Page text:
Invasion of the earthworms, mapped and analyzed
An international research team is bringing a new weapon to bear against invasive earthworms.
Scientists develop mesh that captures oil—but lets water through
The unassuming piece of stainless steel mesh in a lab at The Ohio State University doesn't look like a very big deal, but it could make a big difference for future environmental cleanups.
Cosmic debris: Study looks inside the universe's most powerful explosions
A new study provides an inside look at the most powerful explosions in the universe: gamma-ray bursts.
Bitter chocolate: Illegal cocoa farms threaten Ivory Coast primates
Researchers surveying for endangered primates in national parks and forest reserves of Ivory Coast found, to their surprise, that most of these protected areas had been turned into illegal cocoa farms, a ...
Landmark study proves that magnets can control heat and sound
Researchers at The Ohio State University have discovered how to control heat with a magnetic field.
Persuasive power: Members of Congress can sway the public
Members of the U.S. Congress really do have the power to persuade their constituents in several different ways, according to a first-of-its kind national study.
Look, something shiny! How color images can influence consumers
When it comes to buying things, our brains can't see the big, black-and-white forest for all the tiny, colorful trees.
Engineer, physicist to turn the inner workings of living cells into 'molecular movies'
What happens when a chemical engineer and a physicist walk into a bar? They forge a collaboration that could change biological imaging.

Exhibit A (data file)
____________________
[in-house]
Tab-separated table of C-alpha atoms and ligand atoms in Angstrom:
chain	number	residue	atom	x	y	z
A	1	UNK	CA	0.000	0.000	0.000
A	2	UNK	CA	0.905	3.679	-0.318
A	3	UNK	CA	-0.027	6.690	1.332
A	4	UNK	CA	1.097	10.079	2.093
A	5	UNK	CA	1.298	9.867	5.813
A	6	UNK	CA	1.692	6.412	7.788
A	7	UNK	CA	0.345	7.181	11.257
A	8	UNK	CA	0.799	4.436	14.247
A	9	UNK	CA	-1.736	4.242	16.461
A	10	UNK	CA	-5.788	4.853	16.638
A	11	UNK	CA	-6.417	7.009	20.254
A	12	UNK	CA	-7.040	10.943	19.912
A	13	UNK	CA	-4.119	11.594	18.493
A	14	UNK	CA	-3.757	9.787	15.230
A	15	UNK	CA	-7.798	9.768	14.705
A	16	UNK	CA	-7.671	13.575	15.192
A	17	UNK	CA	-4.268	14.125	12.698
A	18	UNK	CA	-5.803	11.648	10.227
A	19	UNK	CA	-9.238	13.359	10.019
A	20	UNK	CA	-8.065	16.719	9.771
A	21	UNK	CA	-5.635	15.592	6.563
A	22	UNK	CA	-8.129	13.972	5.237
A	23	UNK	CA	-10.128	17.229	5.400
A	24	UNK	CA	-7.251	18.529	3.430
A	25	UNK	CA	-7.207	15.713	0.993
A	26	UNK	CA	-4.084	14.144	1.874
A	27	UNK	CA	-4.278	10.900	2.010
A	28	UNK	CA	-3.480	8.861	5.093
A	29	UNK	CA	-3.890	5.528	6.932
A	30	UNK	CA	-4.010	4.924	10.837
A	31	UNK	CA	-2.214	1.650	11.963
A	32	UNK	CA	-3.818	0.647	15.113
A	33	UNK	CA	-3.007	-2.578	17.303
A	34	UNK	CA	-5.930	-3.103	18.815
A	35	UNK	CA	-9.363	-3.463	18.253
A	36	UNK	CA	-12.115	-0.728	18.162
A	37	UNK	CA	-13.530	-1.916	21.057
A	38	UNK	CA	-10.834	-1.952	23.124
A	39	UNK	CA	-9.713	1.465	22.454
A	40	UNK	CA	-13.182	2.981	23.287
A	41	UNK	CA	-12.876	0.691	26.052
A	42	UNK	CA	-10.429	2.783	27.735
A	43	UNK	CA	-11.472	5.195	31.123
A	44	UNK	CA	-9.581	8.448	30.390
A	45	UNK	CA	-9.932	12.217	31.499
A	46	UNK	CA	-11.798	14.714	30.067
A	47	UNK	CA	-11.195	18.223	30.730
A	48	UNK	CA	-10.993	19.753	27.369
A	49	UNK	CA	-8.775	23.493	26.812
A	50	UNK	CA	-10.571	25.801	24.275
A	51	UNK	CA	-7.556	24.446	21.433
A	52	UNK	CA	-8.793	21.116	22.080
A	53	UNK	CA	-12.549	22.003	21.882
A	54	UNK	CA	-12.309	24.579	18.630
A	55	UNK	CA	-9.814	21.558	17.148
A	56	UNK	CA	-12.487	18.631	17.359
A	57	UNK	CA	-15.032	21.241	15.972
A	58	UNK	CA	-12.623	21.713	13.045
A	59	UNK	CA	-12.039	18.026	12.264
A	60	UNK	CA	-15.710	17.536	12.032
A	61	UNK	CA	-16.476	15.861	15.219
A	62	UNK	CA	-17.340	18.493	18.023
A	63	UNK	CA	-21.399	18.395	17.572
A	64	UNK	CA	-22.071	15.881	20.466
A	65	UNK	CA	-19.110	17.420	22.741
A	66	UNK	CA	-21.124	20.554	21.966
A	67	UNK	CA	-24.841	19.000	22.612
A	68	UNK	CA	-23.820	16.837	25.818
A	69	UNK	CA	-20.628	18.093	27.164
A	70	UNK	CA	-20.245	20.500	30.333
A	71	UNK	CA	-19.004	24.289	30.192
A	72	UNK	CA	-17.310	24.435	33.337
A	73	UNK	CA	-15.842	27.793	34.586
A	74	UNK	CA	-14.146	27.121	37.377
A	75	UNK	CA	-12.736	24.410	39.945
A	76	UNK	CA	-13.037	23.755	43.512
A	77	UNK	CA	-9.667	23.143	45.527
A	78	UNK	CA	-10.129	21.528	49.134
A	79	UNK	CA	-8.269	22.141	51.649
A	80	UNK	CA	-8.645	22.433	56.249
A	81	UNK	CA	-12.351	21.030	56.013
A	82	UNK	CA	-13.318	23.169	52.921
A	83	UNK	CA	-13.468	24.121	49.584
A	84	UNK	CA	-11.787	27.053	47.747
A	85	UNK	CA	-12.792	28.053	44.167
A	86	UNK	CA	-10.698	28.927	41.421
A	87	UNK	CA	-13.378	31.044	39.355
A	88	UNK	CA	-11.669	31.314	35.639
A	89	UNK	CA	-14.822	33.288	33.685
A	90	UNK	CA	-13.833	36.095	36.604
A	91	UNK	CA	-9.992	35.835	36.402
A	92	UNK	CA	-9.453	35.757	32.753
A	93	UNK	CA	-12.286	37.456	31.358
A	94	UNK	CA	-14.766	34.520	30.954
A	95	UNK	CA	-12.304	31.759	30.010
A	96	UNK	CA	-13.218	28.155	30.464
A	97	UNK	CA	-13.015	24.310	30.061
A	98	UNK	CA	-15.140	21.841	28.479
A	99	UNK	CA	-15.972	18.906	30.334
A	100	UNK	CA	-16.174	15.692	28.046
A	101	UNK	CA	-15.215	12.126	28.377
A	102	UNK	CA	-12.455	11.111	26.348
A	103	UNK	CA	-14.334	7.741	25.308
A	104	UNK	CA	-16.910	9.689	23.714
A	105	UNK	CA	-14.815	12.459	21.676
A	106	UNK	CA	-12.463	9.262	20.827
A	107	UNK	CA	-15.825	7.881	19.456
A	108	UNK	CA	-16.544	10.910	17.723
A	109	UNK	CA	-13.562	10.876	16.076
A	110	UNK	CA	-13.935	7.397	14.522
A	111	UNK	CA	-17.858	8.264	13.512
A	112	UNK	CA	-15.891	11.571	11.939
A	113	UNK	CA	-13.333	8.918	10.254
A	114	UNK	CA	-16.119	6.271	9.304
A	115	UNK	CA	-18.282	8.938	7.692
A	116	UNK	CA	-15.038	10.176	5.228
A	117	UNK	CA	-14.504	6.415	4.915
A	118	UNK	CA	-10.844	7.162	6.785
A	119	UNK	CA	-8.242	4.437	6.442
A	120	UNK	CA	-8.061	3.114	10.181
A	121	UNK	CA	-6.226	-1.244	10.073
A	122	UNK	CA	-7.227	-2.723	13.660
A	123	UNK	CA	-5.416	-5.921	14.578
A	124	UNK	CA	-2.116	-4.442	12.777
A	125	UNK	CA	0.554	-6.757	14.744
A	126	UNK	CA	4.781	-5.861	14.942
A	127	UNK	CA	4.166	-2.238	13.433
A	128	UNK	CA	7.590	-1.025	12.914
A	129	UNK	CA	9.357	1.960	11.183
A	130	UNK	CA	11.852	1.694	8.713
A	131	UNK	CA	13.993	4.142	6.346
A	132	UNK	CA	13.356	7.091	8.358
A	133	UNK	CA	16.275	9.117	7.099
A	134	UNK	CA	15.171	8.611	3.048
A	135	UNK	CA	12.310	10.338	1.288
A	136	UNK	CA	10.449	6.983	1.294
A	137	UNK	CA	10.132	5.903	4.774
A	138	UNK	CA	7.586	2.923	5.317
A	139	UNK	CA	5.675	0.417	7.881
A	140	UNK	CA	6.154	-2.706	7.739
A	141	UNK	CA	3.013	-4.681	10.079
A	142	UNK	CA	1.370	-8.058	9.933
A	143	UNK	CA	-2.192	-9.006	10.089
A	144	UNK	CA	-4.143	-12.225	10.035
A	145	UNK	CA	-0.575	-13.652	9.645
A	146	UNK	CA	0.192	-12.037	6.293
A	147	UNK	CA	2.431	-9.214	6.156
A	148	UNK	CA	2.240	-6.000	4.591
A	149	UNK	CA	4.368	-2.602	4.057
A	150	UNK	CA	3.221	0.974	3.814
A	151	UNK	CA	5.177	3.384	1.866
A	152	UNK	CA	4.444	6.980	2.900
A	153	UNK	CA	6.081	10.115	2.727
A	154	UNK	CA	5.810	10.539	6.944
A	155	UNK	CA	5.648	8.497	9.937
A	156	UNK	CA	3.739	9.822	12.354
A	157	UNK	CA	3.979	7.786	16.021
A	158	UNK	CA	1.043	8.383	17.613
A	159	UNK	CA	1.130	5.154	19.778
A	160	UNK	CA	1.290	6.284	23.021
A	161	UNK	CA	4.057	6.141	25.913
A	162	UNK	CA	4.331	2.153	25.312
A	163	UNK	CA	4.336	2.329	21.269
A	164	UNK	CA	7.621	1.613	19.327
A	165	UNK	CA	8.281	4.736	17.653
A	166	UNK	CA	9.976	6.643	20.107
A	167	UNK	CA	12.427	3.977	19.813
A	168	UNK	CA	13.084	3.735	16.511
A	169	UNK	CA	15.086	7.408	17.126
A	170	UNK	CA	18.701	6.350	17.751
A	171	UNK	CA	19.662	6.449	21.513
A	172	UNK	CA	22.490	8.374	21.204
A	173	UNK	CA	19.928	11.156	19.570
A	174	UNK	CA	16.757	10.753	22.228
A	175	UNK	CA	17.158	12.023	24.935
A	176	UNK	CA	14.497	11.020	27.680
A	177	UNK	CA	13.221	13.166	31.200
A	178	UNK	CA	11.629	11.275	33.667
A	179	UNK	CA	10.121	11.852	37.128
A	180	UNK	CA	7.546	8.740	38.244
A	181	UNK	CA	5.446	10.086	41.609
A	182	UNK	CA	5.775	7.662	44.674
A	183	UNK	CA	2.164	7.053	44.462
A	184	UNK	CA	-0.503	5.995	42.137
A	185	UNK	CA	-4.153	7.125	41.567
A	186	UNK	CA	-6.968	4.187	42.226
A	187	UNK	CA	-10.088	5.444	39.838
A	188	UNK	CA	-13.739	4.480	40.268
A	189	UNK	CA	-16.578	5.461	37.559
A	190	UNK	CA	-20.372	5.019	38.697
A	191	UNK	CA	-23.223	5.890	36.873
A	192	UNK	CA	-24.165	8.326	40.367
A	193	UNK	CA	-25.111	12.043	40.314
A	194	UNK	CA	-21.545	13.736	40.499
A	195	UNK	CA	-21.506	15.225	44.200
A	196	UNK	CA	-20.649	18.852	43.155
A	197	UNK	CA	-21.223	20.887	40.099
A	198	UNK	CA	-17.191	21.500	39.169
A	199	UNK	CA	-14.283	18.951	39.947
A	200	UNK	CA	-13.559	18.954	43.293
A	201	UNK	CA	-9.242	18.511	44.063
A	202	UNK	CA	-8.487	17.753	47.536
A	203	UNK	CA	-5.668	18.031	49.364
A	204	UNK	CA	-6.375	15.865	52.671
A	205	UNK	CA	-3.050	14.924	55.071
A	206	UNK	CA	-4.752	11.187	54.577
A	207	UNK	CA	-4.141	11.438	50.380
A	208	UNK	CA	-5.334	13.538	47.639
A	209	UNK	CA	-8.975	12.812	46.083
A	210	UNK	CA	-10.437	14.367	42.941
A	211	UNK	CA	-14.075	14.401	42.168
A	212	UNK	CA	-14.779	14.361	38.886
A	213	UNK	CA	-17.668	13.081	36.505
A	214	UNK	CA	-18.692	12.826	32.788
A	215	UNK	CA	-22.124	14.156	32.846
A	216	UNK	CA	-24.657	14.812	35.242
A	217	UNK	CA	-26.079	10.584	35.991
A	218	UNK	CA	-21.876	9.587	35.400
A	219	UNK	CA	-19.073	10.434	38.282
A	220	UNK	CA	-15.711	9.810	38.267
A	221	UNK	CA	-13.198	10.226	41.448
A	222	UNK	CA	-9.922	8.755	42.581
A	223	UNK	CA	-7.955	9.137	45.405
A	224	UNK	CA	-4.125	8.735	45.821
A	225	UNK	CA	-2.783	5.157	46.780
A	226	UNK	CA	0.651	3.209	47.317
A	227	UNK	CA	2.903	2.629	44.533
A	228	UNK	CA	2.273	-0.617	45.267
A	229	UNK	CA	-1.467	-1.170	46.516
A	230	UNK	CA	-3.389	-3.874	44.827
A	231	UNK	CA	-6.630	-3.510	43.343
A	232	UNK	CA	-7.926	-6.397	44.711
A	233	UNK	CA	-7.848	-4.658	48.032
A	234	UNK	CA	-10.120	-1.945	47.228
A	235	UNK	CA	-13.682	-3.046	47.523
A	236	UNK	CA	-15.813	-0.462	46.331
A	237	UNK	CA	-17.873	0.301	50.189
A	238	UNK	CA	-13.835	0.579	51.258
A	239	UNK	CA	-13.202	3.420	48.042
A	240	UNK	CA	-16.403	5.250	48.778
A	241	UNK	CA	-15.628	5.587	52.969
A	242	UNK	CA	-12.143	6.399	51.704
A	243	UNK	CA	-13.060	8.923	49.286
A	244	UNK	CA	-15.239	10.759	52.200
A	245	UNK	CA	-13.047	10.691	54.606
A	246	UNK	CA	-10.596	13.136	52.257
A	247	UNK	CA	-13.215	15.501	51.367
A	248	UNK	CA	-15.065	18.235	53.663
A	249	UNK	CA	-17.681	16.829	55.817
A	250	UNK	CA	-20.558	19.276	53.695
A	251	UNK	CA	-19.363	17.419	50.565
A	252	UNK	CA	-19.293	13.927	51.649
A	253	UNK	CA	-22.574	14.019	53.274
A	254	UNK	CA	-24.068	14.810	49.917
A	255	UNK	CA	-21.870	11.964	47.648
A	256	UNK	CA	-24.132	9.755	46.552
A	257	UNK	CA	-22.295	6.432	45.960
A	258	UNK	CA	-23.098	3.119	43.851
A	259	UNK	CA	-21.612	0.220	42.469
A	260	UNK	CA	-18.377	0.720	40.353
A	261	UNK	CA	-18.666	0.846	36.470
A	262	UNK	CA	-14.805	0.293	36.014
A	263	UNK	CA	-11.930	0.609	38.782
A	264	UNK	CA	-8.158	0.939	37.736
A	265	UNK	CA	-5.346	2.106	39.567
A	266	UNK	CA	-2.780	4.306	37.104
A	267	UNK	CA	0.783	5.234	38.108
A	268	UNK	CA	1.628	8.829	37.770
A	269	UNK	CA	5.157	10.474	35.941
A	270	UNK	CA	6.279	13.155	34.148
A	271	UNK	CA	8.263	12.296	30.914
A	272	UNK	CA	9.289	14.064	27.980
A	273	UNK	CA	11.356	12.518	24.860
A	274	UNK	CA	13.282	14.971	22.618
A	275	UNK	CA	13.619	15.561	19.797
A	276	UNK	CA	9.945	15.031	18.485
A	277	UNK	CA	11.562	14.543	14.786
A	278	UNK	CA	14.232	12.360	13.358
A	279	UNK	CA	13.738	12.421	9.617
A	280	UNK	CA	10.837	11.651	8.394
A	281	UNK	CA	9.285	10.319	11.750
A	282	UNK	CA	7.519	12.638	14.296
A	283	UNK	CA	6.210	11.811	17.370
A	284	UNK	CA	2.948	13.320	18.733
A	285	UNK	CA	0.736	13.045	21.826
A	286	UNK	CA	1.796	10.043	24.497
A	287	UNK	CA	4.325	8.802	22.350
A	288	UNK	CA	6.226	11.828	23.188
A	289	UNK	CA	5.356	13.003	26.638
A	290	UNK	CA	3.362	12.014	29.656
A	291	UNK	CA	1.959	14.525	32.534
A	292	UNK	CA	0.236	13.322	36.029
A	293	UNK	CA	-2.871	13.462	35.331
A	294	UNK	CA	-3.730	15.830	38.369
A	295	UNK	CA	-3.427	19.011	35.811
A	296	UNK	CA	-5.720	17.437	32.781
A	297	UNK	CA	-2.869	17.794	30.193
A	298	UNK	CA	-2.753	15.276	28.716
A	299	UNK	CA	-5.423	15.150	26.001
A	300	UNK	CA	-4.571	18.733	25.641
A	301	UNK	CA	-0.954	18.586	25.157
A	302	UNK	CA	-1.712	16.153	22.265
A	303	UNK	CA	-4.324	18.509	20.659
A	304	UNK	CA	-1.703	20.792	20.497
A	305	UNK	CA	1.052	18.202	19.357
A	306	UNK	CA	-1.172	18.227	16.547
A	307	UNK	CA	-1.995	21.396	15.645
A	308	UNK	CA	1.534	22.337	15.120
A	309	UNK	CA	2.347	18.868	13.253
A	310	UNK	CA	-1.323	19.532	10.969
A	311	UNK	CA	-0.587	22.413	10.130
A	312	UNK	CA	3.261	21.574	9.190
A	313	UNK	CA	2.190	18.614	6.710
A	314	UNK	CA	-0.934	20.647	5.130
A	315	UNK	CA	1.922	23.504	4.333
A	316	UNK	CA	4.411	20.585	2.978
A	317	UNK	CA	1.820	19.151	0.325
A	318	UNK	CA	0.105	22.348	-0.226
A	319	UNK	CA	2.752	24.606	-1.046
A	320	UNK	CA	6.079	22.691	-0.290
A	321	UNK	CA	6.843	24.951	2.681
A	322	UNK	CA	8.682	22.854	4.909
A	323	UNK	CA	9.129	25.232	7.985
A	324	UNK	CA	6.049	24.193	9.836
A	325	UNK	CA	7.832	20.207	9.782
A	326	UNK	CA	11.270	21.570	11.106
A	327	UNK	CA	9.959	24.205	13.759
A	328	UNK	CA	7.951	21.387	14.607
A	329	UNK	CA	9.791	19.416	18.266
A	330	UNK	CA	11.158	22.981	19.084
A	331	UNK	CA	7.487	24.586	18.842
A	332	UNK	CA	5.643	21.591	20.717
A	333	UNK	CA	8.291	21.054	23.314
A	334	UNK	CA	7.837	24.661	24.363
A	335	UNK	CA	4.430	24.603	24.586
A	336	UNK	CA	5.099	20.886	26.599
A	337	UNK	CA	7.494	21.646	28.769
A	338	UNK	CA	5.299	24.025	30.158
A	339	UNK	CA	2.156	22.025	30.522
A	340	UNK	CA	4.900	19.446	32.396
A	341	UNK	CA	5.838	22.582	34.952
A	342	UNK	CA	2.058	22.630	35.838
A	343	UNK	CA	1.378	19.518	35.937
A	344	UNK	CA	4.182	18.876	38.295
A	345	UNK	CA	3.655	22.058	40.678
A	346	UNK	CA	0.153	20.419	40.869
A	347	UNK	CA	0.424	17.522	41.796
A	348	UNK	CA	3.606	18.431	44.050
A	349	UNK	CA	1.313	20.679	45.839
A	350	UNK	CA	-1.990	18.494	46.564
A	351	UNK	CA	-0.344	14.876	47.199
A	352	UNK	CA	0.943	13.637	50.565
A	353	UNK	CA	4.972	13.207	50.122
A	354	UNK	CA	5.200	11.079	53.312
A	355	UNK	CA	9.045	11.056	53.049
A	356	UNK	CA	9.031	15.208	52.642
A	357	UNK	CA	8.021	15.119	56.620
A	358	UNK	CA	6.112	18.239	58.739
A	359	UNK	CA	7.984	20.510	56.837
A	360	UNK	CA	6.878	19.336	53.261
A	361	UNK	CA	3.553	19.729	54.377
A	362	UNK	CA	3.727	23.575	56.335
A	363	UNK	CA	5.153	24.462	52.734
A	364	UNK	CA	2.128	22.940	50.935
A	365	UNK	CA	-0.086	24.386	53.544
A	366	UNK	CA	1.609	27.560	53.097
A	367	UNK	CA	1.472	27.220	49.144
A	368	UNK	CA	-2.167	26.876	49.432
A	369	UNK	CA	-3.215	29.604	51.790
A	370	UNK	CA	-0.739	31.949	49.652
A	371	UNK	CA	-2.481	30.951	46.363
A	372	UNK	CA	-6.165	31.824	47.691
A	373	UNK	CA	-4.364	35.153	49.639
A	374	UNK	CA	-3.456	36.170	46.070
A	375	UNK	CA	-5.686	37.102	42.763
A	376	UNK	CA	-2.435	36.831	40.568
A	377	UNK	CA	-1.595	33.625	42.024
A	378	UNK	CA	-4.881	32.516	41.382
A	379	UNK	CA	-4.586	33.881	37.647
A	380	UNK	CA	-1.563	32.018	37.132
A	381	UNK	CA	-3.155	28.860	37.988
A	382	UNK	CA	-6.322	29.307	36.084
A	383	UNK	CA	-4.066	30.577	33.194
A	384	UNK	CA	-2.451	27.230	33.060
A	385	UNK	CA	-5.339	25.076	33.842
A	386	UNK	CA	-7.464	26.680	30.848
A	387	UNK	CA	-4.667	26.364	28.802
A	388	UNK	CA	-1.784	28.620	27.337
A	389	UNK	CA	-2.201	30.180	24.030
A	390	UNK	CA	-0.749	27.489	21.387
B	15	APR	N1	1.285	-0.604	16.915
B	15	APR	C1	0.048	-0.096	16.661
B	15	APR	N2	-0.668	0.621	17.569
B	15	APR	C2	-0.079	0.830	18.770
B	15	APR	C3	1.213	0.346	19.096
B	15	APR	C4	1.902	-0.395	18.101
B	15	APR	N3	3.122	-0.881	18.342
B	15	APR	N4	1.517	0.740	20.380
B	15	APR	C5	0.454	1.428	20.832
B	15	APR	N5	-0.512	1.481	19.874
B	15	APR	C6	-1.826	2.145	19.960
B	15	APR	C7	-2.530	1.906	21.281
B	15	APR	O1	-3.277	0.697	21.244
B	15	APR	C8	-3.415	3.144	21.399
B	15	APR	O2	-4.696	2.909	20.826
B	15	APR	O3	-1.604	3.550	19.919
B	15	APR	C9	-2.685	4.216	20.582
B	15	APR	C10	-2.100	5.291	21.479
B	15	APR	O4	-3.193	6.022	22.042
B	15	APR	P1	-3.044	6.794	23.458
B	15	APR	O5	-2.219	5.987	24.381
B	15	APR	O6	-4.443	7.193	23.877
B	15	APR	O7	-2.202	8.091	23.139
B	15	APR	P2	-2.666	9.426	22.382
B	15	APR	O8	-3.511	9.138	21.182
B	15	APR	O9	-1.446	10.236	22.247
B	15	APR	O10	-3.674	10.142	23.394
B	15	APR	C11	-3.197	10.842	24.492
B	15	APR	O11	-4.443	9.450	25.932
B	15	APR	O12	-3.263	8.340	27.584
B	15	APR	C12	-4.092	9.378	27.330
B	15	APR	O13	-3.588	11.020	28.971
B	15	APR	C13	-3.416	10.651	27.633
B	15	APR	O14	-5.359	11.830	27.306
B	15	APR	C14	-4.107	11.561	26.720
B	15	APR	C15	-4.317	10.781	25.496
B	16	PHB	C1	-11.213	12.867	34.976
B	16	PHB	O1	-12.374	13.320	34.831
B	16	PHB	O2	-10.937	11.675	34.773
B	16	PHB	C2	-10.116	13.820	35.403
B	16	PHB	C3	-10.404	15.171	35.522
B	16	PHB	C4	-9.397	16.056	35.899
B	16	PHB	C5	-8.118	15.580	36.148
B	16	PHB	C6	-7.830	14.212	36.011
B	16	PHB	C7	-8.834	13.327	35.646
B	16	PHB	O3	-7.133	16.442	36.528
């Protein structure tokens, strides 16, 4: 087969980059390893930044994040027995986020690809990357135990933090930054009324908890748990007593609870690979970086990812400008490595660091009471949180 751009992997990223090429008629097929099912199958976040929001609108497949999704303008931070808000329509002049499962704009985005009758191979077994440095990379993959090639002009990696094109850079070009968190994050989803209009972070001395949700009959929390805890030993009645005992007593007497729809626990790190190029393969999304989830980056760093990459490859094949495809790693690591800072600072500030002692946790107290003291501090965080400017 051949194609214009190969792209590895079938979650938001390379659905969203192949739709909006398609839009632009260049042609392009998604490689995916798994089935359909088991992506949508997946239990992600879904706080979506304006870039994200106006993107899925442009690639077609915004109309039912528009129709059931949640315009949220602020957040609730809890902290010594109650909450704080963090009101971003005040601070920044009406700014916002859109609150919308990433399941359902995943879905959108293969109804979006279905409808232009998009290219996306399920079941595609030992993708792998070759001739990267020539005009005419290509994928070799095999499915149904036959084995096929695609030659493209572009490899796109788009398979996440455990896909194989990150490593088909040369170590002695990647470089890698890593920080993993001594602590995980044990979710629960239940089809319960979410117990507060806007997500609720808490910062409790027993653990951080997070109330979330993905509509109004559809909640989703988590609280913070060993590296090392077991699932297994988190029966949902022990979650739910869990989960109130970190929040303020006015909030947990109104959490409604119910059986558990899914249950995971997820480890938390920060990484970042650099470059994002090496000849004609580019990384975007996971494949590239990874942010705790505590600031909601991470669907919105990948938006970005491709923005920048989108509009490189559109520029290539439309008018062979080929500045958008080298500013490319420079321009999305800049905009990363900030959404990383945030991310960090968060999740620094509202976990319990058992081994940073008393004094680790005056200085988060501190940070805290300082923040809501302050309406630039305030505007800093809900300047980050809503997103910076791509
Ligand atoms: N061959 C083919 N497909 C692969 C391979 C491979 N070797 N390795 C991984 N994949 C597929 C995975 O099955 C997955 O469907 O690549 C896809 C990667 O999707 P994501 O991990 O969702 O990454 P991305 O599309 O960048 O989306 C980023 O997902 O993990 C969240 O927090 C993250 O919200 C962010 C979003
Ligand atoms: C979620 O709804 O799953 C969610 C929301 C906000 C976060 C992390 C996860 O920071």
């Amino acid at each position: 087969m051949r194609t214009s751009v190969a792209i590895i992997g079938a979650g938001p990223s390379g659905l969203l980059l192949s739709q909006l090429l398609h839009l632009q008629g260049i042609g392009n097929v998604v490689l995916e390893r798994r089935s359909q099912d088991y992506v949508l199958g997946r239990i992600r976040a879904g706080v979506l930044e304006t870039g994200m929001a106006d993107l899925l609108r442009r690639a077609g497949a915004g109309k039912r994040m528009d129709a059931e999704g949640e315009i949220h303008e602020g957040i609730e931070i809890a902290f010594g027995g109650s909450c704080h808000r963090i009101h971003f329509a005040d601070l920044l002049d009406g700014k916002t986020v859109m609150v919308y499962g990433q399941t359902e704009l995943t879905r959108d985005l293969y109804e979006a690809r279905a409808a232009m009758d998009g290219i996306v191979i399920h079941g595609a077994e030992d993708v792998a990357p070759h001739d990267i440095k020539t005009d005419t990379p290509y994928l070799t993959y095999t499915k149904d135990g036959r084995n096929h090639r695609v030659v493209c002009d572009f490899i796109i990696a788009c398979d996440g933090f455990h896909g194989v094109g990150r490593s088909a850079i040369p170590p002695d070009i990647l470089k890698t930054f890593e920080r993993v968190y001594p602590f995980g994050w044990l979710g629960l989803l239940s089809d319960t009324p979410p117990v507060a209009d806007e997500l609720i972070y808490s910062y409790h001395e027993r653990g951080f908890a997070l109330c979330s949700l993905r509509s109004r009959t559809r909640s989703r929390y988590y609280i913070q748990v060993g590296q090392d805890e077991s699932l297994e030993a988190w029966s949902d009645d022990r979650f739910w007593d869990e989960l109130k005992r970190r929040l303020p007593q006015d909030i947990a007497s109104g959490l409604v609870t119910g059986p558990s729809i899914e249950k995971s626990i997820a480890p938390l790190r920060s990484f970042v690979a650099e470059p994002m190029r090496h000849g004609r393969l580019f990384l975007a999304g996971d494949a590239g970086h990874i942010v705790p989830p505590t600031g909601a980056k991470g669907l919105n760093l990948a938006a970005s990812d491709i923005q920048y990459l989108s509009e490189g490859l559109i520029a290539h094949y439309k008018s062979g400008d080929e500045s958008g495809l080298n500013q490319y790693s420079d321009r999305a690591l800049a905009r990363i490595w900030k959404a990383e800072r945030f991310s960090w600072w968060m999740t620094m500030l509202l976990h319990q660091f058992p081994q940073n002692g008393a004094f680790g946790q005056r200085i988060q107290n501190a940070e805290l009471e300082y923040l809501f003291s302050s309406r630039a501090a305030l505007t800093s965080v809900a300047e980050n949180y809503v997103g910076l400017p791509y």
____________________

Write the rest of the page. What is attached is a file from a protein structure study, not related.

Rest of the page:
The future of electronics—now in 2-D
The future of electronics could lie in a material from its past, as researchers from The Ohio State University work to turn germanium—the material of 1940s transistors—into a potential replacement for silicon.
Finding winners and losers in global land use
The United States added about 7.6 million acres of forests between 1990 and 2010, which may seem like a great environmental gain.
Team finds earliest evidence of large-scale human-produced air pollution in South America
In the 16th century, during its conquest of South America, the Spanish Empire forced countless Incas to work extracting silver from the mountaintop mines of Potosí, in what is now Bolivia—then the largest ...
Both liberals, conservatives can have science bias
New research suggests that liberals, as well as conservatives, can be biased against science that doesn't align with their political views.
To save your energy while strolling, walk this sway
When participants in a charity event took the first walk across the newly opened London Millennium Footbridge in 2000, their feet fell into sync, and the natural side-to-side motion of their steps caused ...
Two lakes beneath the ice in Greenland, gone within weeks
Researchers who are building the highest-resolution map of the Greenland Ice Sheet to date have made a surprising discovery: two lakes of meltwater that pooled beneath the ice and rapidly drained away.
Hostile boss? Study finds advantages to giving it right back
In a result that surprised researchers, a new study found that employees who had hostile bosses were better off on several measures if they returned the hostility.